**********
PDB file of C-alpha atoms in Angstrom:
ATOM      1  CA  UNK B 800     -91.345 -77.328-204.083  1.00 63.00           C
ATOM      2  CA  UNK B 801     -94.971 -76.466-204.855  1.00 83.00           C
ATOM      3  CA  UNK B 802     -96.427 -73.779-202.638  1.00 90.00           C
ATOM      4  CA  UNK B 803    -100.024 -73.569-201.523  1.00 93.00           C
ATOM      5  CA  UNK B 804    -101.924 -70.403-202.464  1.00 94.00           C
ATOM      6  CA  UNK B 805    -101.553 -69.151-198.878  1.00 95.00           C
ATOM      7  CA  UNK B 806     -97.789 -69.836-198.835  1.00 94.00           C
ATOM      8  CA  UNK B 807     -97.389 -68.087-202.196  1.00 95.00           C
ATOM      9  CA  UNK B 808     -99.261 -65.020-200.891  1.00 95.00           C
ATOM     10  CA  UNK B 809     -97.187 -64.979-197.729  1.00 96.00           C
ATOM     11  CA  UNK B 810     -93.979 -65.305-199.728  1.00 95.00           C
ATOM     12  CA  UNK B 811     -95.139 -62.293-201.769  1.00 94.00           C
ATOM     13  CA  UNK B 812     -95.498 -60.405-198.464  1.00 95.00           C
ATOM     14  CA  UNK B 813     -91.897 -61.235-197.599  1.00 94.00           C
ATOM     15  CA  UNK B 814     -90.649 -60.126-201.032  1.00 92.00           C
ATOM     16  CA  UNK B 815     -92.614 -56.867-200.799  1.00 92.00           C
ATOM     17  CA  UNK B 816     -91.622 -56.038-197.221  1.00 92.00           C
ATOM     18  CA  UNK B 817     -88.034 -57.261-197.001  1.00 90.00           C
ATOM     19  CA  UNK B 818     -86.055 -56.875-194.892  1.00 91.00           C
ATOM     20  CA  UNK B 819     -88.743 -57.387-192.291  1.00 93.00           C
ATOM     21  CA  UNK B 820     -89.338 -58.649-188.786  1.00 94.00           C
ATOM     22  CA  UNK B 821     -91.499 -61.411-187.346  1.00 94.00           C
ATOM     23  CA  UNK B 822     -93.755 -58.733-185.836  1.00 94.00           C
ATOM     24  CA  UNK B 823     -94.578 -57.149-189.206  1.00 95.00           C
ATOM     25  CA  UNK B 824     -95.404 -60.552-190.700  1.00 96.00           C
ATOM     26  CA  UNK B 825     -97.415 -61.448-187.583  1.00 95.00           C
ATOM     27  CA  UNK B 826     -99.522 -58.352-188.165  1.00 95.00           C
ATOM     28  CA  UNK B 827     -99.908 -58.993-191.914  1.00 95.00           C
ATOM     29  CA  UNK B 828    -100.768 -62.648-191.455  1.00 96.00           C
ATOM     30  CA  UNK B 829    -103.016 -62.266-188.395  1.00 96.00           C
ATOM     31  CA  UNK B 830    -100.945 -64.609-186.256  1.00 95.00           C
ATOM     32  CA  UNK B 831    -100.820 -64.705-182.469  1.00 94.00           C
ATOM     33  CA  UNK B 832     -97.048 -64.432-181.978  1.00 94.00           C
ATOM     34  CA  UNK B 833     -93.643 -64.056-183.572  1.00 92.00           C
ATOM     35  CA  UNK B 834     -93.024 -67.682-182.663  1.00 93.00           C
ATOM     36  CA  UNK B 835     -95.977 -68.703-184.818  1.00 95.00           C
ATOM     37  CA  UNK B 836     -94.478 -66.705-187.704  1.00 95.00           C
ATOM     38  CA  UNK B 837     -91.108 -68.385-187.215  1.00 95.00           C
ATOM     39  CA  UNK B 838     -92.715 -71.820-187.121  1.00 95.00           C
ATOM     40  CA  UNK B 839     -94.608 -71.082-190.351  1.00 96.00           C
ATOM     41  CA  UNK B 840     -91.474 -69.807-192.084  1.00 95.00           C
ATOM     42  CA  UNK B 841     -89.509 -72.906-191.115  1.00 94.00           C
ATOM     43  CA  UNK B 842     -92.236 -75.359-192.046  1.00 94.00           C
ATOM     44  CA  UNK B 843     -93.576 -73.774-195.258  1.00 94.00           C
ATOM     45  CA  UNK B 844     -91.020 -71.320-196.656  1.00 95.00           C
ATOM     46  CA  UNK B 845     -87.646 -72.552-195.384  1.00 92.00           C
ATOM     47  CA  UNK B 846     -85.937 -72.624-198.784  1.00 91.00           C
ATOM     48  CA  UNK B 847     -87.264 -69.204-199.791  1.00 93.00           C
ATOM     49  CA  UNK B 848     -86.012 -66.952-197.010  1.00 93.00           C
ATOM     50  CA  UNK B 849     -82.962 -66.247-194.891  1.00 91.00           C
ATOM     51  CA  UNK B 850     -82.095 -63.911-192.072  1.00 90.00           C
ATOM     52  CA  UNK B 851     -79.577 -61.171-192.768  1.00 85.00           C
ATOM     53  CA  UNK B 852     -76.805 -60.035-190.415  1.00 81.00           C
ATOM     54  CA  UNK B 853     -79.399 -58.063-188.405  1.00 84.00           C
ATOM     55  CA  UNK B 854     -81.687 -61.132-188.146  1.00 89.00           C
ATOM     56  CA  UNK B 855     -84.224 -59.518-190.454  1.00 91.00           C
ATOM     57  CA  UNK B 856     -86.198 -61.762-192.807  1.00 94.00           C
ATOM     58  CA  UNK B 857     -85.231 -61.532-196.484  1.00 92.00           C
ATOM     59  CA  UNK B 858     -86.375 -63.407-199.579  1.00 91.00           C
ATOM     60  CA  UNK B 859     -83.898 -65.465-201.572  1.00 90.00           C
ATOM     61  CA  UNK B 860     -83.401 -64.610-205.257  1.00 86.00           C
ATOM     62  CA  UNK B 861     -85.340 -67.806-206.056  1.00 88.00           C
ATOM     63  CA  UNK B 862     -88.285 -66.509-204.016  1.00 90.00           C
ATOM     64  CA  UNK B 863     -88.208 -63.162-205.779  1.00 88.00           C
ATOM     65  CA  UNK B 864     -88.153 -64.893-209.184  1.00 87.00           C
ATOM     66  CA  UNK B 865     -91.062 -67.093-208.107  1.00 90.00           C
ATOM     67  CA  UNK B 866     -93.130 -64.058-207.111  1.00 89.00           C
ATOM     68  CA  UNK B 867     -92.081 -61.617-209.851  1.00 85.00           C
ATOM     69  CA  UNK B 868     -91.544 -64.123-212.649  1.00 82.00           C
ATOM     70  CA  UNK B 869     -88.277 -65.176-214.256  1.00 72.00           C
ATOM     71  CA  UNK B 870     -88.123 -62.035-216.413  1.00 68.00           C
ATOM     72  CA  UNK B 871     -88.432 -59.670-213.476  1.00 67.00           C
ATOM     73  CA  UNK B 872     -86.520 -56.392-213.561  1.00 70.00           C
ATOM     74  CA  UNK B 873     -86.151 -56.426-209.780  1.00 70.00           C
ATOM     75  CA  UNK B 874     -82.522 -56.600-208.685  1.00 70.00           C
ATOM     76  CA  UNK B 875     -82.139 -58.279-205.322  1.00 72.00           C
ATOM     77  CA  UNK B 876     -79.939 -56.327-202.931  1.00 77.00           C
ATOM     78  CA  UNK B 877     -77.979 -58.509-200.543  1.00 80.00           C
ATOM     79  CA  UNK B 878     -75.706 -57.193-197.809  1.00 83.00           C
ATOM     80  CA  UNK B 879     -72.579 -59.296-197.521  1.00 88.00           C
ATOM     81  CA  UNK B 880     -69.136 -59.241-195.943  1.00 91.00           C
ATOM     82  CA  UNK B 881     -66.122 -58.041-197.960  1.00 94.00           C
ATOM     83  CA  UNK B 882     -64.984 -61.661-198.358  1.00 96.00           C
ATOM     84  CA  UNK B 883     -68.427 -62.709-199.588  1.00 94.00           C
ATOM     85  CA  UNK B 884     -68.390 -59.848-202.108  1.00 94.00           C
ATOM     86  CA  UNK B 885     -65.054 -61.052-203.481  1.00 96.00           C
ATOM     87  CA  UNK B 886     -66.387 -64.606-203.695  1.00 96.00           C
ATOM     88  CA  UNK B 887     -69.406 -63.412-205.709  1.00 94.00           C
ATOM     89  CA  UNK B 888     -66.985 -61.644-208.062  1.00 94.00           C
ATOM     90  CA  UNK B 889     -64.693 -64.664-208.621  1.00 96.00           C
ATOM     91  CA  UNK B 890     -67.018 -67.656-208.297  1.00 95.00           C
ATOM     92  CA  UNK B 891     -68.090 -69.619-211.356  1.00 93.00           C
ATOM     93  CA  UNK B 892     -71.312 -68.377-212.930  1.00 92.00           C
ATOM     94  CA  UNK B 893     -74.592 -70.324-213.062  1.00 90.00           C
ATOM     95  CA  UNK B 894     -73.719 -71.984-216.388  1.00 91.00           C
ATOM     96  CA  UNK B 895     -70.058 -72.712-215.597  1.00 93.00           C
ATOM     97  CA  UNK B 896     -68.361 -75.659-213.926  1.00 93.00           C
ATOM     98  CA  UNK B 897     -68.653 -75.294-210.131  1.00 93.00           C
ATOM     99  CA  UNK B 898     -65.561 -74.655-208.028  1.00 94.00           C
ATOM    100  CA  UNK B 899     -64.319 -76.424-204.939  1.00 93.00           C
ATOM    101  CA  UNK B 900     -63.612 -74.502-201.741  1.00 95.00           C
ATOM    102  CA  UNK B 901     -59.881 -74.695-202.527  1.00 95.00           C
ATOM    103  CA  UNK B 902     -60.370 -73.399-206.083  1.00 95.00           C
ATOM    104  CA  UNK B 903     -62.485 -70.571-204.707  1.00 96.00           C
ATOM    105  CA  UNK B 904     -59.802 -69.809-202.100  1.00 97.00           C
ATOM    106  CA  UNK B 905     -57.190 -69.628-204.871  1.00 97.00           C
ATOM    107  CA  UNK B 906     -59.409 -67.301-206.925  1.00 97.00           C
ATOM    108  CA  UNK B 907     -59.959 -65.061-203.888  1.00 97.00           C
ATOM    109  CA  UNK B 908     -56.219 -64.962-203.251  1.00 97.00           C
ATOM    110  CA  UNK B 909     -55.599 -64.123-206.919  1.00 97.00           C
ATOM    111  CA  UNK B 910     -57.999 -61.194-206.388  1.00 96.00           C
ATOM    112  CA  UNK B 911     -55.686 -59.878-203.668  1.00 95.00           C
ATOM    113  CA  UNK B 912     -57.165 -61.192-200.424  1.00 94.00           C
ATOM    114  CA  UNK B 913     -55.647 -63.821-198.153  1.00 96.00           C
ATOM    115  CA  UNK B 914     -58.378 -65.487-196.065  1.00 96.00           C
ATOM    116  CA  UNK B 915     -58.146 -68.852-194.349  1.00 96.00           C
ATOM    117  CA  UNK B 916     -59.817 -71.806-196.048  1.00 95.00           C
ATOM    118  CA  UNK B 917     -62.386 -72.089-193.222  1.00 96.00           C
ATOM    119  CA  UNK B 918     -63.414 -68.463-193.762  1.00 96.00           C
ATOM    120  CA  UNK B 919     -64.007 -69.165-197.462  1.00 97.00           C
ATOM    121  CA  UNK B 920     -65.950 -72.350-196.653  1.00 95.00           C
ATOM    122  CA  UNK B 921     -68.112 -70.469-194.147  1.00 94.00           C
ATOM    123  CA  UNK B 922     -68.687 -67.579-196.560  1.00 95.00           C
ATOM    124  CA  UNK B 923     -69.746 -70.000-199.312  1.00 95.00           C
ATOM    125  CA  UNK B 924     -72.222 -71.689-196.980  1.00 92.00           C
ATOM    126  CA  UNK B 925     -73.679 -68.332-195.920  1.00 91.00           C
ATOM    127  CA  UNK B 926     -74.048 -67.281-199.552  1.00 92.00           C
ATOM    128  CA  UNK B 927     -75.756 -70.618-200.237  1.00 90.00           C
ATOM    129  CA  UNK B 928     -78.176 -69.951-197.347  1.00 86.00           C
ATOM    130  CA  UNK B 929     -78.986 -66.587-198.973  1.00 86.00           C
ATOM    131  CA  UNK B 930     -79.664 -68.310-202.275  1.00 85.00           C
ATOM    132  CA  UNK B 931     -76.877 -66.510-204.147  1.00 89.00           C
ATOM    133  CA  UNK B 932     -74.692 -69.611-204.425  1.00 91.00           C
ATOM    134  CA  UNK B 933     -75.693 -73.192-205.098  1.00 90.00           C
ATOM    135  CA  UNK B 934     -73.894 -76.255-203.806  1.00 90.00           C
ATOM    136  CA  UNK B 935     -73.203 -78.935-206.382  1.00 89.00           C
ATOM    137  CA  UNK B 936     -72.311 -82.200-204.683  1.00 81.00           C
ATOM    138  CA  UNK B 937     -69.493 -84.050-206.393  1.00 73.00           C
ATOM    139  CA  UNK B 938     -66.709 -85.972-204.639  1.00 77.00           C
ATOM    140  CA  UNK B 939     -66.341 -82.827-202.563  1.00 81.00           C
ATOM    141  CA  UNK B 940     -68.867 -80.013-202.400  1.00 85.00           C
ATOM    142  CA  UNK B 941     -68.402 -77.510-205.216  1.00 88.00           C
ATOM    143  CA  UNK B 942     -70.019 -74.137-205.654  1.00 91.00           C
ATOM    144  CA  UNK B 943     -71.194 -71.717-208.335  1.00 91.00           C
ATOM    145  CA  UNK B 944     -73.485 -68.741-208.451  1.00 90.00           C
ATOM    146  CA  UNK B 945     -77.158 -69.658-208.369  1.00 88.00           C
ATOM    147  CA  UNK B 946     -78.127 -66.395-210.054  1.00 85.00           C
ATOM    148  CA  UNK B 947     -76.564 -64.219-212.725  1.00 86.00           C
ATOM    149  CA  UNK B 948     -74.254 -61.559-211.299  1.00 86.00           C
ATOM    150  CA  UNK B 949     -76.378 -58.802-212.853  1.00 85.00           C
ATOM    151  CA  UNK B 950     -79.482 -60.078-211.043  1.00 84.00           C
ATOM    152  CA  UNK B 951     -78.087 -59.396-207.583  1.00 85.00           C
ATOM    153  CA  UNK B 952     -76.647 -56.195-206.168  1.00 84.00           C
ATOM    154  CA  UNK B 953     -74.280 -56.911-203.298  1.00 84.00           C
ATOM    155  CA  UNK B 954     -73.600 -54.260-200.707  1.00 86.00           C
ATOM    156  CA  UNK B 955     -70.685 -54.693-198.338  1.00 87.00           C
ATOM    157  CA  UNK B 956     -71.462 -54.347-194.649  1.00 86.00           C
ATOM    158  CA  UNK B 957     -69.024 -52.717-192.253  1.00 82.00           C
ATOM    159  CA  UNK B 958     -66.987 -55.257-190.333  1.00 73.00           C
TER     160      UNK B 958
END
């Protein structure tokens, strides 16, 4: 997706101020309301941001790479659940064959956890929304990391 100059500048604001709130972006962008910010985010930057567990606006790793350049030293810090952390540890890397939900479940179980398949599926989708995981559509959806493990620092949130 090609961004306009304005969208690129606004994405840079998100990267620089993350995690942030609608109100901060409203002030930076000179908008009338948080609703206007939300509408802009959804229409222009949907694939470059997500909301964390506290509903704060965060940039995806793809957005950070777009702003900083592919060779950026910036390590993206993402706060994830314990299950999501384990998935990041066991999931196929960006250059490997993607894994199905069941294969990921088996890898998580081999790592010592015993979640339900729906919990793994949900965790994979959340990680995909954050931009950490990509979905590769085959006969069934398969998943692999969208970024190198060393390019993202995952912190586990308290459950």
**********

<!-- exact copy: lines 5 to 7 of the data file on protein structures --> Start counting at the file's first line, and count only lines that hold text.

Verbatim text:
ATOM      4  CA  UNK B 803    -100.024 -73.569-201.523  1.00 93.00           C
ATOM      5  CA  UNK B 804    -101.924 -70.403-202.464  1.00 94.00           C
ATOM      6  CA  UNK B 805    -101.553 -69.151-198.878  1.00 95.00           C